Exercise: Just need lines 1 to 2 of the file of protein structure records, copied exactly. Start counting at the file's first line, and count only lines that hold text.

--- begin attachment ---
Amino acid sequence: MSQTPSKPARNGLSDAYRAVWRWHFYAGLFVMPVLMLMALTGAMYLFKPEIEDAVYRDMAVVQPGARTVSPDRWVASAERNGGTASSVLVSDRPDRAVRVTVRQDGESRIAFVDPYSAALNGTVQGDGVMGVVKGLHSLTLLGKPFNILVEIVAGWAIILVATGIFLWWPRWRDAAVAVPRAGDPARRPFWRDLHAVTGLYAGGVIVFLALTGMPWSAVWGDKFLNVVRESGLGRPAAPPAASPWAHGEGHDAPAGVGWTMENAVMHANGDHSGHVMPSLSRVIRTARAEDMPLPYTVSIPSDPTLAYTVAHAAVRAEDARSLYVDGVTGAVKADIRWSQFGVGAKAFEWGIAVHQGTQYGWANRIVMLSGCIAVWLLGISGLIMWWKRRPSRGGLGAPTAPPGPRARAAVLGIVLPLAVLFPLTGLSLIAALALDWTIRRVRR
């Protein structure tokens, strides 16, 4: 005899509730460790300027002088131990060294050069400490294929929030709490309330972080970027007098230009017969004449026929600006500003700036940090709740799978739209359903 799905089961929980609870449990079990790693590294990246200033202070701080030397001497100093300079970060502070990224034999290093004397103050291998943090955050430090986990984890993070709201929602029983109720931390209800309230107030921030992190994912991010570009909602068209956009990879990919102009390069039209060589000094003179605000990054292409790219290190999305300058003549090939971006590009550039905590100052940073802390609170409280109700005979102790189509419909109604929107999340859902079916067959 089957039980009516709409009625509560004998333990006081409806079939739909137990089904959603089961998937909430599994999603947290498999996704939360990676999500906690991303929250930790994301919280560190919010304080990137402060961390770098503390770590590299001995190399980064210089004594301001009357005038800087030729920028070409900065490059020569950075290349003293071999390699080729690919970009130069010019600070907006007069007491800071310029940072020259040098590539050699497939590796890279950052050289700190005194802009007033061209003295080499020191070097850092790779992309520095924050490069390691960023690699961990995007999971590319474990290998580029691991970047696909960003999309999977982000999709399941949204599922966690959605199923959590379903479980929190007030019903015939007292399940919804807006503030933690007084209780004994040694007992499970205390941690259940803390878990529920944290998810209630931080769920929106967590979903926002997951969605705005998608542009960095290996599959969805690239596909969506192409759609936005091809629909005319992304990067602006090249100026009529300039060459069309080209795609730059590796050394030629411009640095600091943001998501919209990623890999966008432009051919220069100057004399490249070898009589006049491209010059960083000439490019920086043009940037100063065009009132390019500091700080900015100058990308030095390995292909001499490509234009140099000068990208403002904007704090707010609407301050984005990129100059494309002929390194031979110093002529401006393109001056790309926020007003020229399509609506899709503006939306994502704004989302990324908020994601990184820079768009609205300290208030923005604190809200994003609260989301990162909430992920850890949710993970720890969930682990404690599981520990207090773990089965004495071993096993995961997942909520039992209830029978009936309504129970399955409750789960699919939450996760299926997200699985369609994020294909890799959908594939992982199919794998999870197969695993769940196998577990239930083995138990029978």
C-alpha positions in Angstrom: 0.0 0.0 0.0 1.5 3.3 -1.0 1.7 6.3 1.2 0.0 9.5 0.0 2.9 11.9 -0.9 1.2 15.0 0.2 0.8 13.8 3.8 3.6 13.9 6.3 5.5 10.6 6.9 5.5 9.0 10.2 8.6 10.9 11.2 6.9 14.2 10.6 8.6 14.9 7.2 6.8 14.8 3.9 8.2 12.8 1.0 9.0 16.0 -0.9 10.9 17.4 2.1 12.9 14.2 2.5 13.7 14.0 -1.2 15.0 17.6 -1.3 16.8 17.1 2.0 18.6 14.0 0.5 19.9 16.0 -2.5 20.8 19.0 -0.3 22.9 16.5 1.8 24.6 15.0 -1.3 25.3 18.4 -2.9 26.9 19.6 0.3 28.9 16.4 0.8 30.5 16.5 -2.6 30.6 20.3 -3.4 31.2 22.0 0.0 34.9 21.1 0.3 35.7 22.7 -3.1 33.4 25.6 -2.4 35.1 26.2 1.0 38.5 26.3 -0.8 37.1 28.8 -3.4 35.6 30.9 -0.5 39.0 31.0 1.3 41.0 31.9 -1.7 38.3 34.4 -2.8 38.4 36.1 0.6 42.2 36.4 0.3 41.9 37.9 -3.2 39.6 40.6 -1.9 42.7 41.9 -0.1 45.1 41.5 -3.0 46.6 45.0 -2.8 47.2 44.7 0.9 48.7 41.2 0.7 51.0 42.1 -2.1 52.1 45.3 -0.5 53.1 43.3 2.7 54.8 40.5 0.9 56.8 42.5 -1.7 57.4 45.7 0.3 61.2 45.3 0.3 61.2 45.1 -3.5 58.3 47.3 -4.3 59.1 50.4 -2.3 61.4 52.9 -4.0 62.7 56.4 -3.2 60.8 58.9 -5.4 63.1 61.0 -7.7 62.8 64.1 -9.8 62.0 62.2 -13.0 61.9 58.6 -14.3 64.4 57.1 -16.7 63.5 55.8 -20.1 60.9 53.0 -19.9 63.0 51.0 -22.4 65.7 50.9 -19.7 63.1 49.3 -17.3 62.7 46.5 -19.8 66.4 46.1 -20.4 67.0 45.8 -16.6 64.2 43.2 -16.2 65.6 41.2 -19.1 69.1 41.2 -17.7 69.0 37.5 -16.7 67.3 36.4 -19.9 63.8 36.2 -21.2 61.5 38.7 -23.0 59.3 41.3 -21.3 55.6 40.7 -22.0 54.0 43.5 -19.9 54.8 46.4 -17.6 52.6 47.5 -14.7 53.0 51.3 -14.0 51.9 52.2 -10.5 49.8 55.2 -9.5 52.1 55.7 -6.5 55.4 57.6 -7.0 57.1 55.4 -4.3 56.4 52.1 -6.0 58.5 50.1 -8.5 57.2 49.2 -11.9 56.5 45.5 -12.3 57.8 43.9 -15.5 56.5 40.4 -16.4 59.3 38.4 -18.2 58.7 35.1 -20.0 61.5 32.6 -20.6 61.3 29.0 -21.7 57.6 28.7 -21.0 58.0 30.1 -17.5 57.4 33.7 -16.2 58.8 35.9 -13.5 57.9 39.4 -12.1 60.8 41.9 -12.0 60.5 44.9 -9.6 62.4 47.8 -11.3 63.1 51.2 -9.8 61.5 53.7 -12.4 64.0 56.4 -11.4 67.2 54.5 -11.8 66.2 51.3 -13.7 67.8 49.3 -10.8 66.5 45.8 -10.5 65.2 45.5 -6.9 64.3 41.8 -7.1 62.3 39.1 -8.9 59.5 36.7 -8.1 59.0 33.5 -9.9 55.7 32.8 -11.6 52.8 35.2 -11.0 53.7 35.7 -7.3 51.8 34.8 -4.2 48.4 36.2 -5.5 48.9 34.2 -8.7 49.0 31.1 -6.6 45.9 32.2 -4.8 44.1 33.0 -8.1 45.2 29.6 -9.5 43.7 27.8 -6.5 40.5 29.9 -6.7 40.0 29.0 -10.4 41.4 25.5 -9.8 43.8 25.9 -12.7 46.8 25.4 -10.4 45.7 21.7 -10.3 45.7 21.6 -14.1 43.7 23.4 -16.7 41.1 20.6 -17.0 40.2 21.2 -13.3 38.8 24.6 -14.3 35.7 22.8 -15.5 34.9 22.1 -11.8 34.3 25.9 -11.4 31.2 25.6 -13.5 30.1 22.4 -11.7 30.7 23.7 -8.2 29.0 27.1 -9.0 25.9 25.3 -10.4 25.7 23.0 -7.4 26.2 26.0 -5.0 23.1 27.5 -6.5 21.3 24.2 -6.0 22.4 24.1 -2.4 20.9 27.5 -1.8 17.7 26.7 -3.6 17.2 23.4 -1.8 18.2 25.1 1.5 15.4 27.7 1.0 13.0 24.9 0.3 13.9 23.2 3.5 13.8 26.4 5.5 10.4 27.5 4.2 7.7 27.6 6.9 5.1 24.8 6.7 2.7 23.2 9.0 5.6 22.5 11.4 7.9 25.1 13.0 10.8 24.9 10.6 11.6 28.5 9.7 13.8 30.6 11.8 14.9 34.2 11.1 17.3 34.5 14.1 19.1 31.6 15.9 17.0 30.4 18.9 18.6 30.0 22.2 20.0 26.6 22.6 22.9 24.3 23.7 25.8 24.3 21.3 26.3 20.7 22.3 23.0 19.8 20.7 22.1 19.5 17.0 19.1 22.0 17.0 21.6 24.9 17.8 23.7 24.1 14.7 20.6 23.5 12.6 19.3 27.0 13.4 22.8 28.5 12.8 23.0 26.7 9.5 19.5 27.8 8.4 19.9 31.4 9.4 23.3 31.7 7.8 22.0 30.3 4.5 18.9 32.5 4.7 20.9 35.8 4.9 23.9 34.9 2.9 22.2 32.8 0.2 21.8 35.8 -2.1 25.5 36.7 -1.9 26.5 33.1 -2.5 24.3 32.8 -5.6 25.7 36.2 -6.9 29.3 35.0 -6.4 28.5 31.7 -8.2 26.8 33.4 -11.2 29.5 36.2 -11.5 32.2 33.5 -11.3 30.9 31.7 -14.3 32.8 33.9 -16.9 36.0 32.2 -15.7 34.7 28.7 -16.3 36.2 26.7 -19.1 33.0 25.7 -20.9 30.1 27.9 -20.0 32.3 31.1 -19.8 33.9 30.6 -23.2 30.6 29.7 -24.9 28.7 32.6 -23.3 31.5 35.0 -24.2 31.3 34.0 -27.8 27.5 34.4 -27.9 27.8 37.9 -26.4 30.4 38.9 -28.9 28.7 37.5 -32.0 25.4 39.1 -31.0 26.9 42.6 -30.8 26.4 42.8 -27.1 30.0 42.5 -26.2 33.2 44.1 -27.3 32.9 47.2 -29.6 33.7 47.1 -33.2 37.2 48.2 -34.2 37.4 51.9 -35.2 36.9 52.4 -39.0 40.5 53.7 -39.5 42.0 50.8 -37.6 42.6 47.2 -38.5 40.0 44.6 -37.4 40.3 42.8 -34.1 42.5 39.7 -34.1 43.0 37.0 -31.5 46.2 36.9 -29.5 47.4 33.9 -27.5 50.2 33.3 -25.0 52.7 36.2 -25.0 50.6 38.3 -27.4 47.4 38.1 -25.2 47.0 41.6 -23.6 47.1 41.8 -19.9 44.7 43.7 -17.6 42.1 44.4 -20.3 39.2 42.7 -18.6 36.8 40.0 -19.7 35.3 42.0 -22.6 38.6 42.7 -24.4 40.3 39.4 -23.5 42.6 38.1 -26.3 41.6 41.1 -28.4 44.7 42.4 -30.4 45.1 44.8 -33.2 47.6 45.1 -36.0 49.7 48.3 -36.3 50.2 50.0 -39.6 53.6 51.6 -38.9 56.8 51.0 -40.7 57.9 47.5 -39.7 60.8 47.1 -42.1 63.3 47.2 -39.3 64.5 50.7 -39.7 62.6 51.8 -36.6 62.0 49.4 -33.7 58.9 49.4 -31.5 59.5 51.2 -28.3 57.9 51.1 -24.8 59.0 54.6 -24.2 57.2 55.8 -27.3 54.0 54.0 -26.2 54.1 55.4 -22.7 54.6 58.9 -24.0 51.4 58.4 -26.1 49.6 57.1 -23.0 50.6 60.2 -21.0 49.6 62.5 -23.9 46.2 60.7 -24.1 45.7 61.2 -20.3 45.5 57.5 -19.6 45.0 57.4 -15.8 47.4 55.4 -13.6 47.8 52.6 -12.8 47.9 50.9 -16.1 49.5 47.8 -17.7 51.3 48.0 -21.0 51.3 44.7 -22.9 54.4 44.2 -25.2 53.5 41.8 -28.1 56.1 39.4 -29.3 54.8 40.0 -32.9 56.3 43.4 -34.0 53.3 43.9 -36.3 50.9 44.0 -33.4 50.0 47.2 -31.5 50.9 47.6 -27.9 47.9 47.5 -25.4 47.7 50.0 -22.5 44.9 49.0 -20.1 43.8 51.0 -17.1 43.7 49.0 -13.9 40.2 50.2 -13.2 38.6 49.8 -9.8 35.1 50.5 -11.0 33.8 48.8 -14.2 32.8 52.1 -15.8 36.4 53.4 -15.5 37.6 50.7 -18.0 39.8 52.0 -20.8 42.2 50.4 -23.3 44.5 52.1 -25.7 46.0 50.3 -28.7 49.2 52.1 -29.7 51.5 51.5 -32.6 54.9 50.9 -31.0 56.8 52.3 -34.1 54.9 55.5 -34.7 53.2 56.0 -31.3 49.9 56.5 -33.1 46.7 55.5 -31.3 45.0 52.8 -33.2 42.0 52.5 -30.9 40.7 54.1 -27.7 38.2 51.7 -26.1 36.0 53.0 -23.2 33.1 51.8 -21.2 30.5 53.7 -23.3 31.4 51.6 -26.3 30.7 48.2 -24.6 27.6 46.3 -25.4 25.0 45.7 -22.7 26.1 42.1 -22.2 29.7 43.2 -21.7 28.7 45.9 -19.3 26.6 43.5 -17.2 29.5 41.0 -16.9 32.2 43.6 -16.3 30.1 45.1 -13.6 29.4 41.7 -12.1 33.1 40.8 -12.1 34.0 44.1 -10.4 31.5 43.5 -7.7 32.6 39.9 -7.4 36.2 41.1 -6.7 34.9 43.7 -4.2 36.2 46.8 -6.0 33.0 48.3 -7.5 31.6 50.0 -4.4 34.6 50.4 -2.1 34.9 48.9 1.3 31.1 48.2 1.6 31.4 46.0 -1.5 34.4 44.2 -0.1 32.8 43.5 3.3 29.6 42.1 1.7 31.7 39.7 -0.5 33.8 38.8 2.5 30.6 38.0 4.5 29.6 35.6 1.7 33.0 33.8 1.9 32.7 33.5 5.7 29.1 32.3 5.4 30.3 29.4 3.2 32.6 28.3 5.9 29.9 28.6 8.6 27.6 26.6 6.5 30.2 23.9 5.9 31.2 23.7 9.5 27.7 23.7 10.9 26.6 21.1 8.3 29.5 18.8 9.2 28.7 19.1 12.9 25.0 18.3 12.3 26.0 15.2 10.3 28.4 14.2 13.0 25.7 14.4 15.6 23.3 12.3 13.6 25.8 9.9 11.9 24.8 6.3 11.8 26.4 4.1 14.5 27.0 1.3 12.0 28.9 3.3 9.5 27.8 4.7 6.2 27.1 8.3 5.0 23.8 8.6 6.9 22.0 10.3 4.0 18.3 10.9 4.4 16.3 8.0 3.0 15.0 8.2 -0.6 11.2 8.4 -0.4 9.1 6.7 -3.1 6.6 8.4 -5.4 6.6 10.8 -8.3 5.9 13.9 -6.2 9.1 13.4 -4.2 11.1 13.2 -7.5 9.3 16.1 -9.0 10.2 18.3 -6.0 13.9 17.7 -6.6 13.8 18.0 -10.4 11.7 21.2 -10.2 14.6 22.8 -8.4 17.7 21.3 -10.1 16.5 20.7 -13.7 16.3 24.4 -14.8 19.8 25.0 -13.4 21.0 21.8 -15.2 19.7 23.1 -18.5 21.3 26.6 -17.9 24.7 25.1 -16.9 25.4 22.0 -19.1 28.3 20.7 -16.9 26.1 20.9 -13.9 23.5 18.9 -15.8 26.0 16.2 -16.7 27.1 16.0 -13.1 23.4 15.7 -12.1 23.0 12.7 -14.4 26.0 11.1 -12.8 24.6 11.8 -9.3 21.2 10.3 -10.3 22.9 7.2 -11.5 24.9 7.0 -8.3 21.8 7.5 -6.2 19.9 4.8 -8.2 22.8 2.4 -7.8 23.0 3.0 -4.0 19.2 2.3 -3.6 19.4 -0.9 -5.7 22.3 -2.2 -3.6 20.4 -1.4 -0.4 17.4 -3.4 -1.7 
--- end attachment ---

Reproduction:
Amino acid sequence: MSQTPSKPARNGLSDAYRAVWRWHFYAGLFVMPVLMLMALTGAMYLFKPEIEDAVYRDMAVVQPGARTVSPDRWVASAERNGGTASSVLVSDRPDRAVRVTVRQDGESRIAFVDPYSAALNGTVQGDGVMGVVKGLHSLTLLGKPFNILVEIVAGWAIILVATGIFLWWPRWRDAAVAVPRAGDPARRPFWRDLHAVTGLYAGGVIVFLALTGMPWSAVWGDKFLNVVRESGLGRPAAPPAASPWAHGEGHDAPAGVGWTMENAVMHANGDHSGHVMPSLSRVIRTARAEDMPLPYTVSIPSDPTLAYTVAHAAVRAEDARSLYVDGVTGAVKADIRWSQFGVGAKAFEWGIAVHQGTQYGWANRIVMLSGCIAVWLLGISGLIMWWKRRPSRGGLGAPTAPPGPRARAAVLGIVLPLAVLFPLTGLSLIAALALDWTIRRVRR
């Protein structure tokens, strides 16, 4: 005899509730460790300027002088131990060294050069400490294929929030709490309330972080970027007098230009017969004449026929600006500003700036940090709740799978739209359903 799905089961929980609870449990079990790693590294990246200033202070701080030397001497100093300079970060502070990224034999290093004397103050291998943090955050430090986990984890993070709201929602029983109720931390209800309230107030921030992190994912991010570009909602068209956009990879990919102009390069039209060589000094003179605000990054292409790219290190999305300058003549090939971006590009550039905590100052940073802390609170409280109700005979102790189509419909109604929107999340859902079916067959 089957039980009516709409009625509560004998333990006081409806079939739909137990089904959603089961998937909430599994999603947290498999996704939360990676999500906690991303929250930790994301919280560190919010304080990137402060961390770098503390770590590299001995190399980064210089004594301001009357005038800087030729920028070409900065490059020569950075290349003293071999390699080729690919970009130069010019600070907006007069007491800071310029940072020259040098590539050699497939590796890279950052050289700190005194802009007033061209003295080499020191070097850092790779992309520095924050490069390691960023690699961990995007999971590319474990290998580029691991970047696909960003999309999977982000999709399941949204599922966690959605199923959590379903479980929190007030019903015939007292399940919804807006503030933690007084209780004994040694007992499970205390941690259940803390878990529920944290998810209630931080769920929106967590979903926002997951969605705005998608542009960095290996599959969805690239596909969506192409759609936005091809629909005319992304990067602006090249100026009529300039060459069309080209795609730059590796050394030629411009640095600091943001998501919209990623890999966008432009051919220069100057004399490249070898009589006049491209010059960083000439490019920086043009940037100063065009009132390019500091700080900015100058990308030095390995292909001499490509234009140099000068990208403002904007704090707010609407301050984005990129100059494309002929390194031979110093002529401006393109001056790309926020007003020229399509609506899709503006939306994502704004989302990324908020994601990184820079768009609205300290208030923005604190809200994003609260989301990162909430992920850890949710993970720890969930682990404690599981520990207090773990089965004495071993096993995961997942909520039992209830029978009936309504129970399955409750789960699919939450996760299926997200699985369609994020294909890799959908594939992982199919794998999870197969695993769940196998577990239930083995138990029978």